UMA’s participation in this commemoration is particularly gratifying, because in 2019 the UMA acquired a major historic collection of VOA Ukrainian Service audio and video recordings. The collection spans several decades and consists of thousands of recordings of VOA Ukrainian programming. This newly-acquired collection augments the multi-year set of video recordings of the VOA program, “Window on America” which the UMA acquired pursuant to an act of Congress in 1998. The latest treasure trove of Ukrainian-language news, information and feature stories about American life and society now entrusted to UMA constitutes a unique chronicle and record of U.S.-Ukraine relations, our deep social-cultural engagement with Ukraine and the experiences of the Ukrainian diaspora in America. For seven decades—from the dark days of the Cold War to the declaration of Ukraine’s independence to the Orange Revolution and the Euromaidan Revolution of Dignity—millions of Ukrainians have been tuning in to VOA to hear America’s message of freedom, democracy, rule of law, respect for national identity and Western security and solidarity.
The UMA looks forward to beginning the process of digitizing and cataloging the collection to preserve it for generations to come and to make it more easily accessible to scholars, researchers and the general public.
There are many diverse artifacts found in the UMA collection that relate to the life and work of Ukraine’s national poet, Taras Shevchenko.
The Museum’s holdings include thousands of books, periodicals, posters, pins, buttons, portraits, postage stamps, banners, fliers, programs, artwork and other memorabilia commemorating the life of this genius. The size and scope of this collection makes it one of the richest of its kind in North America.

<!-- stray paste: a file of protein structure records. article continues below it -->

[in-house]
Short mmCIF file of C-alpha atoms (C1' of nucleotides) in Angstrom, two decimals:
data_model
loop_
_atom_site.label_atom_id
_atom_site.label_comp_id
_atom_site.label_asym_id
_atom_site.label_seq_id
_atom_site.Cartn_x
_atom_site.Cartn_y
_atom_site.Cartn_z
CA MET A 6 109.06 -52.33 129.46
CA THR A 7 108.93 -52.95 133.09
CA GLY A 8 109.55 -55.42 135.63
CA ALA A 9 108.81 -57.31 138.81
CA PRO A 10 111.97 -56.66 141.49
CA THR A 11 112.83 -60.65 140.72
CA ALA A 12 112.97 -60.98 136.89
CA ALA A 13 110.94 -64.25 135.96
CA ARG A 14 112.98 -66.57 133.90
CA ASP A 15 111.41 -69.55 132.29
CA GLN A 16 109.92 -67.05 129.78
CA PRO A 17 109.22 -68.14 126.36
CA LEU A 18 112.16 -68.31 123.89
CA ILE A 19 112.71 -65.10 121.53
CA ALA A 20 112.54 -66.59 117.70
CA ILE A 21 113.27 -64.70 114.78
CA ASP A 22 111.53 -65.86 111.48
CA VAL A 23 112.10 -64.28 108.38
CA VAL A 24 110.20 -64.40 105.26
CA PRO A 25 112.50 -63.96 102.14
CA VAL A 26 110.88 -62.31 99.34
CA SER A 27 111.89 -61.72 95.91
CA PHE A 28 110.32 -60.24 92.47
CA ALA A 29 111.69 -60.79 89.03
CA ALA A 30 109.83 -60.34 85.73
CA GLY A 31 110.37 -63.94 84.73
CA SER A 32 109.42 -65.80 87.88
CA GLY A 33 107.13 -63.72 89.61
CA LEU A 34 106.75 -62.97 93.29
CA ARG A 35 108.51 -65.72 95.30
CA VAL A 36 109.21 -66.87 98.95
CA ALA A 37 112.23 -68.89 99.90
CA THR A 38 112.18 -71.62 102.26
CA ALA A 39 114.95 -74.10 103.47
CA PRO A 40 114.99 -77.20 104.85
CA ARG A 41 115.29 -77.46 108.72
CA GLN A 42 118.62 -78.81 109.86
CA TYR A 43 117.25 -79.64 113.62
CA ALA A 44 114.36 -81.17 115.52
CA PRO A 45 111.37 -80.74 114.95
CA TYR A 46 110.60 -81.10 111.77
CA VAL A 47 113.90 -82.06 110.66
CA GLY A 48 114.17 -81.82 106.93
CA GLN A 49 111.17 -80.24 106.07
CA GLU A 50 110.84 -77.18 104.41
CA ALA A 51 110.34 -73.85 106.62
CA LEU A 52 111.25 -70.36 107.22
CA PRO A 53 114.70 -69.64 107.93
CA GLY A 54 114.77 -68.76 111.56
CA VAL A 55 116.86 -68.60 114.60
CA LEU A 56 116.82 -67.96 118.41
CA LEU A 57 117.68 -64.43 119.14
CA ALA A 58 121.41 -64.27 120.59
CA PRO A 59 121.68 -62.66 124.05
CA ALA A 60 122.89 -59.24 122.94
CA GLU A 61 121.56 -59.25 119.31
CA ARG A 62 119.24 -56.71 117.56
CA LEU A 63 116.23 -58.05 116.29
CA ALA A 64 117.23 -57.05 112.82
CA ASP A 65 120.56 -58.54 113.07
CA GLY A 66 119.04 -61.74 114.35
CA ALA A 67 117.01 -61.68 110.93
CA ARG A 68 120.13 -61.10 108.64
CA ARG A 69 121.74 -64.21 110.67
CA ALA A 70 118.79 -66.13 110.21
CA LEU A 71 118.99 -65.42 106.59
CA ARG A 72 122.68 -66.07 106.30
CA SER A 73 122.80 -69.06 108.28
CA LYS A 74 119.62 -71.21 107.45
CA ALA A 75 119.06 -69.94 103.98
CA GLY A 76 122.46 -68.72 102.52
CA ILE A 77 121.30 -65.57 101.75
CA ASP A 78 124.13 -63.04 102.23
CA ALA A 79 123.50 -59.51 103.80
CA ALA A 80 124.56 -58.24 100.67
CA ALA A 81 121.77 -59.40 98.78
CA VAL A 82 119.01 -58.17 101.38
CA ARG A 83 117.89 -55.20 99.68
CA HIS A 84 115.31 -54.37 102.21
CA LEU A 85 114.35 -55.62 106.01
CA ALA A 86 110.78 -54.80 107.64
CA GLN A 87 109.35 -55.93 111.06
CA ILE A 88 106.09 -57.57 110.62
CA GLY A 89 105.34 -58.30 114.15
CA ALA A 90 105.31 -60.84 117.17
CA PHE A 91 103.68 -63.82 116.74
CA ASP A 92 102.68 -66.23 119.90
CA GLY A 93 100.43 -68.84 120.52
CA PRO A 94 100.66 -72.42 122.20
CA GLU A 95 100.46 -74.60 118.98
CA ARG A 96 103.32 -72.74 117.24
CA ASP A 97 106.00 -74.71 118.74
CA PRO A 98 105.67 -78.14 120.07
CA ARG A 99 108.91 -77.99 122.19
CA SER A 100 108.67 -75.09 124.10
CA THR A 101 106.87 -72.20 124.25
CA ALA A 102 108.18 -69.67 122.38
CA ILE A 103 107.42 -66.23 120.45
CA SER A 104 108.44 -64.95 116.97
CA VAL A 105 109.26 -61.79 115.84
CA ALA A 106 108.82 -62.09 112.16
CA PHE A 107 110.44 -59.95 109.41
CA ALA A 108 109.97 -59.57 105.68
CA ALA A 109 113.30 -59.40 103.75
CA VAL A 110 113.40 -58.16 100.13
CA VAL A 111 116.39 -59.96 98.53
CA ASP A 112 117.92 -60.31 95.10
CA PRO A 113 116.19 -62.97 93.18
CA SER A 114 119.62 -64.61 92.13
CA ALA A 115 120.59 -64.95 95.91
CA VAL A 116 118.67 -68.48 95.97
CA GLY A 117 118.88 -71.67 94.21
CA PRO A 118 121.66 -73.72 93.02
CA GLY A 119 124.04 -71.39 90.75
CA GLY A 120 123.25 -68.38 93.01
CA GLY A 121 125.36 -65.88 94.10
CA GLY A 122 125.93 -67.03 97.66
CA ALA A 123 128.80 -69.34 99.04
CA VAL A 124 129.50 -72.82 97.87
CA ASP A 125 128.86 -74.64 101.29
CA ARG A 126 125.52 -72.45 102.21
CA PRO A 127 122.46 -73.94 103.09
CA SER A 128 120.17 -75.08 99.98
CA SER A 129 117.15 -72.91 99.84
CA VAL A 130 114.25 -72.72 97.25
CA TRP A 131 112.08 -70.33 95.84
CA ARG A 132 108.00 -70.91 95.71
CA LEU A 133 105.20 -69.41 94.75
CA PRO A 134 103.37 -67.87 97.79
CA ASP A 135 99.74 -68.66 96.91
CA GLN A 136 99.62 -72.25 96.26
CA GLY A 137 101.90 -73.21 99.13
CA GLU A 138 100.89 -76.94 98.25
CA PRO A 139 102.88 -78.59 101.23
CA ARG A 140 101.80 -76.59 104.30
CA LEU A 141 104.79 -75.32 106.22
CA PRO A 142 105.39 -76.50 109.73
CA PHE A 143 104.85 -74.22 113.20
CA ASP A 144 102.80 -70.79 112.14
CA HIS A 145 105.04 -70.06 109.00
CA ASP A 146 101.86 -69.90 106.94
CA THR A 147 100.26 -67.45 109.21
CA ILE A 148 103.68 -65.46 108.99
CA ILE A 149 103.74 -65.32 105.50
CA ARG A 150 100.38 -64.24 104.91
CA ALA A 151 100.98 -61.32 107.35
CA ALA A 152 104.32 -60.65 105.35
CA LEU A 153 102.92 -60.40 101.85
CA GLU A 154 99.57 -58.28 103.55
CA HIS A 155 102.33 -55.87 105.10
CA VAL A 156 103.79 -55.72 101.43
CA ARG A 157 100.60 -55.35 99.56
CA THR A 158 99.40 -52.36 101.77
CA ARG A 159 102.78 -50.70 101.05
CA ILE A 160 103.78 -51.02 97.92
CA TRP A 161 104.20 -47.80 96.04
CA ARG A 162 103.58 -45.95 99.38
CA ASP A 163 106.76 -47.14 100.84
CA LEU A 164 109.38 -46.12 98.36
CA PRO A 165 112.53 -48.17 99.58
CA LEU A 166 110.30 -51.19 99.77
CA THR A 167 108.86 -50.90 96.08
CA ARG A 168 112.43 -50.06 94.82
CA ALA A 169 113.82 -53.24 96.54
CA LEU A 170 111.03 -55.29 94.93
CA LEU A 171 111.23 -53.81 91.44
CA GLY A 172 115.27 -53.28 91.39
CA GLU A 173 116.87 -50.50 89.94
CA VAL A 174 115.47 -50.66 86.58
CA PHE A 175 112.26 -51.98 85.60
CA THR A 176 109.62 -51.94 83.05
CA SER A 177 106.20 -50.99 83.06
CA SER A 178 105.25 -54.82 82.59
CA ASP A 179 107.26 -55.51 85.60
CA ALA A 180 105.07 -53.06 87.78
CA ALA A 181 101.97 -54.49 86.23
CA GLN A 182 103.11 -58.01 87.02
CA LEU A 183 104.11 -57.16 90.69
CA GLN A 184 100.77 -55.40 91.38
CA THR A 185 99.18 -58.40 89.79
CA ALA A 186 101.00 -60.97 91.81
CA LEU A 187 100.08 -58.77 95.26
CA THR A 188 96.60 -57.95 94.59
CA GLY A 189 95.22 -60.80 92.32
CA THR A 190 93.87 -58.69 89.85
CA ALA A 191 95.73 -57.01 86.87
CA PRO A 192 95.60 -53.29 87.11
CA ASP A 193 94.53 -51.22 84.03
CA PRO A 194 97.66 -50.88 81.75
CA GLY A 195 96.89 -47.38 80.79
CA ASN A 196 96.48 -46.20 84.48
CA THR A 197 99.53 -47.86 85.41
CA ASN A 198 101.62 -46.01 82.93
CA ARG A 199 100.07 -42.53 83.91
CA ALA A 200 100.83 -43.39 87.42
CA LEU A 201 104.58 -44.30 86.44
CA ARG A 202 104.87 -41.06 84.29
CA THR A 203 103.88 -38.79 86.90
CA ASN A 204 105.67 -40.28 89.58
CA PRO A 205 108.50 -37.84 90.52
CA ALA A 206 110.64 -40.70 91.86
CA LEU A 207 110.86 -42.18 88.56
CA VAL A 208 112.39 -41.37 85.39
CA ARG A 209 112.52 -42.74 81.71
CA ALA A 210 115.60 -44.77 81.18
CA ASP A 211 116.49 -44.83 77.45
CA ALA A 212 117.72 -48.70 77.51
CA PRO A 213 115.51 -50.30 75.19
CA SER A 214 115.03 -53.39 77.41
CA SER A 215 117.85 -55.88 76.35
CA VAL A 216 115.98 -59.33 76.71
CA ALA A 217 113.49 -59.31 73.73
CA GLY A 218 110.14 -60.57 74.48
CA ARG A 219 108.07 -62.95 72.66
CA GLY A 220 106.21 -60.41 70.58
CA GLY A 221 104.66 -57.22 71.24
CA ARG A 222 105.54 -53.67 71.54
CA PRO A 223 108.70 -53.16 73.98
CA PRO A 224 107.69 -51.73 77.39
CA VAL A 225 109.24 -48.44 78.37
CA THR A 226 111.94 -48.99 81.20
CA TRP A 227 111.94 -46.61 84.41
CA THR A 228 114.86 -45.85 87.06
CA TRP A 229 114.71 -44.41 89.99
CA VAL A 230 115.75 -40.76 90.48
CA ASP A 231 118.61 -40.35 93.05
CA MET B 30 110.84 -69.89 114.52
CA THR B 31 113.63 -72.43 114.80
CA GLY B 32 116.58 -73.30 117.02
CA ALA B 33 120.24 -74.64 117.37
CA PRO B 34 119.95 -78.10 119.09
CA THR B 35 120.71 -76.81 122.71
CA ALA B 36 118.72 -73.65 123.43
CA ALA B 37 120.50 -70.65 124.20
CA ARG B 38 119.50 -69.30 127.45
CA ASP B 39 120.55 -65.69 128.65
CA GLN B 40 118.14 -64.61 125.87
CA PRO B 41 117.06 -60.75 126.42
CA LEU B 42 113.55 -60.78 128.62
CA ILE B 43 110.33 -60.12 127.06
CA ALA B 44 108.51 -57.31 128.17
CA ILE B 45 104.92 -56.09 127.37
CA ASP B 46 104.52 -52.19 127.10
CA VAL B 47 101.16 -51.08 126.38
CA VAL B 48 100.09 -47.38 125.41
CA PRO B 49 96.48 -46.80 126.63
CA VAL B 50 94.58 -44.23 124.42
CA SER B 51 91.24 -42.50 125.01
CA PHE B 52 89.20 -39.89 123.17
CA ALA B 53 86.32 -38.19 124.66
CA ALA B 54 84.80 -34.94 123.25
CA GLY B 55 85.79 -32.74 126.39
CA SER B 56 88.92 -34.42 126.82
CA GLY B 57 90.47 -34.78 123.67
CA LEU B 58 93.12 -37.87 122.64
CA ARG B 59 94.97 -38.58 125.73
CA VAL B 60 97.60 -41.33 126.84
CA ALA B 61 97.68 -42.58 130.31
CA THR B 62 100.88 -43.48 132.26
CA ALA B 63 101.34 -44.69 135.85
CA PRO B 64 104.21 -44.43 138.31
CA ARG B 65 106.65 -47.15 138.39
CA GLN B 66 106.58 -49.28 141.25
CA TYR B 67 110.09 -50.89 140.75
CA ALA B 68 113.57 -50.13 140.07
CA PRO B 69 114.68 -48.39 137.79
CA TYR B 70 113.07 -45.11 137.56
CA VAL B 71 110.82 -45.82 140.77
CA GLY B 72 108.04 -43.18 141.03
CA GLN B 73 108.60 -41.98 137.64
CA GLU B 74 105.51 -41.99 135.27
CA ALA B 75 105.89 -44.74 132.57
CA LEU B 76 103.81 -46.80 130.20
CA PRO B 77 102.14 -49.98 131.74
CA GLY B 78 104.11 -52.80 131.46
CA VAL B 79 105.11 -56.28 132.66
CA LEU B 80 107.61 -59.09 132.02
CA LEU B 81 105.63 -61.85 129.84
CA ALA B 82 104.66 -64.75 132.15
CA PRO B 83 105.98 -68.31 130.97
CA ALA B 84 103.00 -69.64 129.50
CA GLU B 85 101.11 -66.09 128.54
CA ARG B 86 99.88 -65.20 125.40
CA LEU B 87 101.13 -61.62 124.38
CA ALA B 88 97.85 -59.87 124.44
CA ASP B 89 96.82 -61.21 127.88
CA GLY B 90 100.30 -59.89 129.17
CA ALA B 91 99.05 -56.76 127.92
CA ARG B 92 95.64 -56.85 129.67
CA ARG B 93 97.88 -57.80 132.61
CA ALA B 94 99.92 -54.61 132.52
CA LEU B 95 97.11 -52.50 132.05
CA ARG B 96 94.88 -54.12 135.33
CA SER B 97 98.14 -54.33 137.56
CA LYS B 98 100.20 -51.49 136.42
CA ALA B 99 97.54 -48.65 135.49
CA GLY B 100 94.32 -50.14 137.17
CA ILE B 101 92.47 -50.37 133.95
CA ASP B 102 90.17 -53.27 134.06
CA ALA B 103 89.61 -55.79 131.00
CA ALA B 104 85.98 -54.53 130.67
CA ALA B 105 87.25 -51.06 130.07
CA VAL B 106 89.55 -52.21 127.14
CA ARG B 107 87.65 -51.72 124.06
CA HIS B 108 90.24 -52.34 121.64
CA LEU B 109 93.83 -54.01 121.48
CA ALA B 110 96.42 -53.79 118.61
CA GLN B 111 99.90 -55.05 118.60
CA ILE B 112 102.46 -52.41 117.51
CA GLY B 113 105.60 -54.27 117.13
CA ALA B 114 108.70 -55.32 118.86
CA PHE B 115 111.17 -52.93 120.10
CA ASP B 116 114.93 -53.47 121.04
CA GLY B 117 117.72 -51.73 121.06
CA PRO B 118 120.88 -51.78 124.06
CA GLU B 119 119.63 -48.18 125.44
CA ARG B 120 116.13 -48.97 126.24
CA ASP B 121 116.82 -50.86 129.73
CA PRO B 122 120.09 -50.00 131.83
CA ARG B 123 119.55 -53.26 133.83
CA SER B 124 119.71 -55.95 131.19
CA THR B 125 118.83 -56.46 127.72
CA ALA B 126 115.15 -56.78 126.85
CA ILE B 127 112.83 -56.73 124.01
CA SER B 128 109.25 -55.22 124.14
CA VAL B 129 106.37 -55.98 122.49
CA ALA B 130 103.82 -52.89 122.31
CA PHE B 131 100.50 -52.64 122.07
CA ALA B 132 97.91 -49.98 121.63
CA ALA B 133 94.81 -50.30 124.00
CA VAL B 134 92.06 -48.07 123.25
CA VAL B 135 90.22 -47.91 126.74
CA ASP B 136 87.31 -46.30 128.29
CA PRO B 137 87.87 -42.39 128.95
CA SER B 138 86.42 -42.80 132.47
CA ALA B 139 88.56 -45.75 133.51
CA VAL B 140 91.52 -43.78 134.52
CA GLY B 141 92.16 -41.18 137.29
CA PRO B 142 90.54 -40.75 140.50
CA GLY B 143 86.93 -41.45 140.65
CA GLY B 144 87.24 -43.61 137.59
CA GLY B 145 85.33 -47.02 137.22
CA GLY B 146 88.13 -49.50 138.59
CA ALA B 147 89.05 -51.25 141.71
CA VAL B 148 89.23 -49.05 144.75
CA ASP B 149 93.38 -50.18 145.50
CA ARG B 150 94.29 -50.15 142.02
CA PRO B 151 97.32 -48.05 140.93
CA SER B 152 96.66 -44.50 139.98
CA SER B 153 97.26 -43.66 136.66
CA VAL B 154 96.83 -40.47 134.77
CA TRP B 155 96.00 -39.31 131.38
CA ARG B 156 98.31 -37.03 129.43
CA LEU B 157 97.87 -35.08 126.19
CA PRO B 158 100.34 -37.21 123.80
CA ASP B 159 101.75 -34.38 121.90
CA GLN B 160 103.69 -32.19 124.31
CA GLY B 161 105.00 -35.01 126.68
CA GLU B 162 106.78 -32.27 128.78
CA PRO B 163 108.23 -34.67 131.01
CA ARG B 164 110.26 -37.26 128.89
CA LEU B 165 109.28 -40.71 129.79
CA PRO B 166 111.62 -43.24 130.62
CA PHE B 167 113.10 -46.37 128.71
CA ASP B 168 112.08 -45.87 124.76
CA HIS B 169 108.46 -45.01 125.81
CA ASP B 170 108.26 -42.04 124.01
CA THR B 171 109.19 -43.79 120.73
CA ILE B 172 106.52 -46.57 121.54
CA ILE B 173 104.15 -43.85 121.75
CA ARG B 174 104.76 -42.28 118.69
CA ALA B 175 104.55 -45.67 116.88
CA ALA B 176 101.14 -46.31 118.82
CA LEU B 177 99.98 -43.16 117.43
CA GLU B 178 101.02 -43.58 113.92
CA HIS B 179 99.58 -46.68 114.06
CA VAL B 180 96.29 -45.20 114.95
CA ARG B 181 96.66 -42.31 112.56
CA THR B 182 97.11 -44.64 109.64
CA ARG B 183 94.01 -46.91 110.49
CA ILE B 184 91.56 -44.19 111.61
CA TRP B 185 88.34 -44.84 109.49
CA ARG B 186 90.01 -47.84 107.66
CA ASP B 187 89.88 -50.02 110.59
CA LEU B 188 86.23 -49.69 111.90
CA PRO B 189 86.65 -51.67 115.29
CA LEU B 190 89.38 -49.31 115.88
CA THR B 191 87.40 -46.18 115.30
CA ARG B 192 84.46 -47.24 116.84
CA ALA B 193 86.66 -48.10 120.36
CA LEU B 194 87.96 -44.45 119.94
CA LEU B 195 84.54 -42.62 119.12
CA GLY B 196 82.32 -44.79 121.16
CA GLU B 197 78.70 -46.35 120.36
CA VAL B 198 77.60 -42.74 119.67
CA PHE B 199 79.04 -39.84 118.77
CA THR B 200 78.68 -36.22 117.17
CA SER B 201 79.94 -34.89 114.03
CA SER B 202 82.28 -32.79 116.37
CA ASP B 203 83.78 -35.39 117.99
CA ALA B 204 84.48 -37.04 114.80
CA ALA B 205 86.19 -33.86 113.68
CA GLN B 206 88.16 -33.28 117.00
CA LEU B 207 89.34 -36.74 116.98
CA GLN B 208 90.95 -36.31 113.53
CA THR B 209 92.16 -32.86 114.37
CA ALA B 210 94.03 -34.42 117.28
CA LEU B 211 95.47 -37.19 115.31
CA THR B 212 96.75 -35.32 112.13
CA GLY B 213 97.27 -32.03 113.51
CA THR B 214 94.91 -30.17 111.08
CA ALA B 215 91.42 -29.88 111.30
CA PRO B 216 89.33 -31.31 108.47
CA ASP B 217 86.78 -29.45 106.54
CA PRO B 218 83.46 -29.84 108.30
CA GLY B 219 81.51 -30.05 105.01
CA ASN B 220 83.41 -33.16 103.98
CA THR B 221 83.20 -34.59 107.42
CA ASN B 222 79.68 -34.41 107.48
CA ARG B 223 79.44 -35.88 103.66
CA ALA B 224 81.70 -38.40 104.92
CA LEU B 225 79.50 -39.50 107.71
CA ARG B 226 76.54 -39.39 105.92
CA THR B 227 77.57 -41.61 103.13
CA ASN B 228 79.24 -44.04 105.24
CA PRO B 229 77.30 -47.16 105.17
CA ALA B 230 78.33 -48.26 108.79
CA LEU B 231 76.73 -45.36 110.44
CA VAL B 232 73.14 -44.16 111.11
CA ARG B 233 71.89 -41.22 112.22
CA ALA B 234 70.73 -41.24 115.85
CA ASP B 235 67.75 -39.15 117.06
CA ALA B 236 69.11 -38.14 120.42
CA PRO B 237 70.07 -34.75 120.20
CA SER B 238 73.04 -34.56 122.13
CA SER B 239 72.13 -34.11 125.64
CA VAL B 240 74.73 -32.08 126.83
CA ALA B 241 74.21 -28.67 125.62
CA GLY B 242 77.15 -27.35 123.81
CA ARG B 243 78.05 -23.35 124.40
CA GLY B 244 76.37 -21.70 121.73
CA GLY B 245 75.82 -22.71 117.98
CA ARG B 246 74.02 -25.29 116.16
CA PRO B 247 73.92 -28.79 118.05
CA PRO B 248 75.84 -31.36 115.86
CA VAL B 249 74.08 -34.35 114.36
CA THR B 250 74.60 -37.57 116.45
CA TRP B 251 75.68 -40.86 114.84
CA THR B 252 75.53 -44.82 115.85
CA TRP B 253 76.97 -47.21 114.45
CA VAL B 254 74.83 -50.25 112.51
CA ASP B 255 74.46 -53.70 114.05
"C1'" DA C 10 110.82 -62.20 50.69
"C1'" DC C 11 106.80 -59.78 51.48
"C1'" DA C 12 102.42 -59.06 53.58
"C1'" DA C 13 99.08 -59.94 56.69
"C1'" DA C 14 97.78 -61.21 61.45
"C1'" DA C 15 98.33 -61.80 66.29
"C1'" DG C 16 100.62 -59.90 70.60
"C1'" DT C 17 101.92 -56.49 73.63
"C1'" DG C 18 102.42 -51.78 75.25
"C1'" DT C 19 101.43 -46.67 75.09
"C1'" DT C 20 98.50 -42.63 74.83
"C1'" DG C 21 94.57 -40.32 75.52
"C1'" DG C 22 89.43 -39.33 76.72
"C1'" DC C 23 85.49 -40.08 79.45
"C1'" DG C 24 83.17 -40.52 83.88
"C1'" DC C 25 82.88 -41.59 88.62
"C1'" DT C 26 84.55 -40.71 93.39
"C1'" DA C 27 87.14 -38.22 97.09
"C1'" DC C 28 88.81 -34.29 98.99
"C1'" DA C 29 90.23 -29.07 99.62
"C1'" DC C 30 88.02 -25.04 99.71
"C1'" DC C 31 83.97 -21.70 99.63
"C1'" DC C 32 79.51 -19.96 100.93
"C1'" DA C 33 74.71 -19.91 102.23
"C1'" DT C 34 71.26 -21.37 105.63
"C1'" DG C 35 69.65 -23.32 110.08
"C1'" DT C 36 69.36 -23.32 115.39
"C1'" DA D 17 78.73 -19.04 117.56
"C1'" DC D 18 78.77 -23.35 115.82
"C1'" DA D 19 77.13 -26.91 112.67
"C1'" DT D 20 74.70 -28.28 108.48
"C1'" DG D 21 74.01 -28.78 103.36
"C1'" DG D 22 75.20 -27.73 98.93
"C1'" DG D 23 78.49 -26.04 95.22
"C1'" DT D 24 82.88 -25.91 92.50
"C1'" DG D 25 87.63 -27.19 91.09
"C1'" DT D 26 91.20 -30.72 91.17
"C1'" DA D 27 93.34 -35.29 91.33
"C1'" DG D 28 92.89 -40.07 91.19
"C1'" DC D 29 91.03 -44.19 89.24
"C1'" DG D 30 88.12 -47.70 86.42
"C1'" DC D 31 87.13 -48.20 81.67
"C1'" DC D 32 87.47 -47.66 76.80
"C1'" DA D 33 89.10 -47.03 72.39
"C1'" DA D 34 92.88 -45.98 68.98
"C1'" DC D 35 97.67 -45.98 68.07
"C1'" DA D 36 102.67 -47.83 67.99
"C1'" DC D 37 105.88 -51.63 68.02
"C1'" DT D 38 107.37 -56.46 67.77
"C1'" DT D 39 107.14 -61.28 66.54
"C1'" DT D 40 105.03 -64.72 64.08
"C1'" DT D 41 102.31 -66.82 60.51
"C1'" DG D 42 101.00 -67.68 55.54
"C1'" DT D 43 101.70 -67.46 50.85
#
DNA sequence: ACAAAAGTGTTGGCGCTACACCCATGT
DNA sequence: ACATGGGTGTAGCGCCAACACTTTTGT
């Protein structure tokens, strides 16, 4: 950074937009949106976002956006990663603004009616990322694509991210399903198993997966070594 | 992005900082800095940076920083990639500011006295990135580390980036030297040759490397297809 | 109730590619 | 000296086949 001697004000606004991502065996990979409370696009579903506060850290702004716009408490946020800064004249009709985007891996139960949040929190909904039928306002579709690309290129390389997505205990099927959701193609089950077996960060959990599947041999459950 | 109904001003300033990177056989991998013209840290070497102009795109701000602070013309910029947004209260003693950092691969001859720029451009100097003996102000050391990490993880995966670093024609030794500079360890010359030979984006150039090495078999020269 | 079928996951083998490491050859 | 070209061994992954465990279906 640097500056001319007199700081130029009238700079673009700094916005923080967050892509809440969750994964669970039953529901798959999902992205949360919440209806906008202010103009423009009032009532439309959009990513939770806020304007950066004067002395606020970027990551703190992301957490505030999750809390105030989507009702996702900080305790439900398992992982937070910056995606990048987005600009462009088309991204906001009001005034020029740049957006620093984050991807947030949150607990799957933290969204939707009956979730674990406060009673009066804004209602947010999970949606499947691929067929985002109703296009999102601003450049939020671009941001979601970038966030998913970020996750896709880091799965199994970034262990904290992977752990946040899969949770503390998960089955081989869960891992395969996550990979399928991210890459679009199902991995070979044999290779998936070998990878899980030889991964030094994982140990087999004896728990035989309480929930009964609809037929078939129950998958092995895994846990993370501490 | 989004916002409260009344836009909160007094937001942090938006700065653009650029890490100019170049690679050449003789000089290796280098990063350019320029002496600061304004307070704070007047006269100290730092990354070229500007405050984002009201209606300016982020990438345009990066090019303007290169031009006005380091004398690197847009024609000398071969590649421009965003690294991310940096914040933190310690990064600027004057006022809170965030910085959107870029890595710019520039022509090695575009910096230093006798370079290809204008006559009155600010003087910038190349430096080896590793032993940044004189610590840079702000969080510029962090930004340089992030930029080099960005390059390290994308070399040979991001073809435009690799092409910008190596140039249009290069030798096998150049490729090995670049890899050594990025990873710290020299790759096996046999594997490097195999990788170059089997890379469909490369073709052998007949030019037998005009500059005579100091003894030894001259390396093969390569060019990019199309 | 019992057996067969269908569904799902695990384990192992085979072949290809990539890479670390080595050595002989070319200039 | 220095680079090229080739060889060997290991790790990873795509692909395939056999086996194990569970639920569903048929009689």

Among the rarities are miniature Kobzars published in Geneva in the 1870s-1880s, smuggled into Ukraine during the era when the literary work of Shevchenko had been banned in the Russian Empire. A dramatic bust of Shevchenko by Alexander Archipenko graces the entrance of the UMA’s newly built library and archival storage facility. An original copy of Osnova from March 1861 describes Shevchenko’s last days and funeral.
The UMA collection of Shevchenkiana includes many surprises documenting the intense life of this poetic genius and illustrates the unique place he holds in Ukrainian culture.
Ukrainian Oral History Project
One way in which the UMA works towards it’s mission to preserve and share Ukrainian culture and the immigrant experience is to capture and preserve memories, stories, and life experiences of immigrants from Ukraine.
The goal of the Oral History Project is to record, for future generations, historical testimonies offered by members of our own community. Of particular interest are testimonies involving Ukrainian-American life and the immigrant experience, recollections of growing up in Cleveland, organizations, challenges faced by newly-arrived Ukrainians, recollections of World War II, and recollections of Displaced Persons Camps.
We invite you to nominate individual(s) who would be willing and able to share their testimonies. We will do our best to collect all of the stories that we can.
To nominate an individual, please complete the Nomination Form and email the form to email@example.com (“Oral History Project” in the subject line) or mail it to the museum at:
Oral History Project
1202 Kenilworth Avenue
Cleveland, Ohio 44113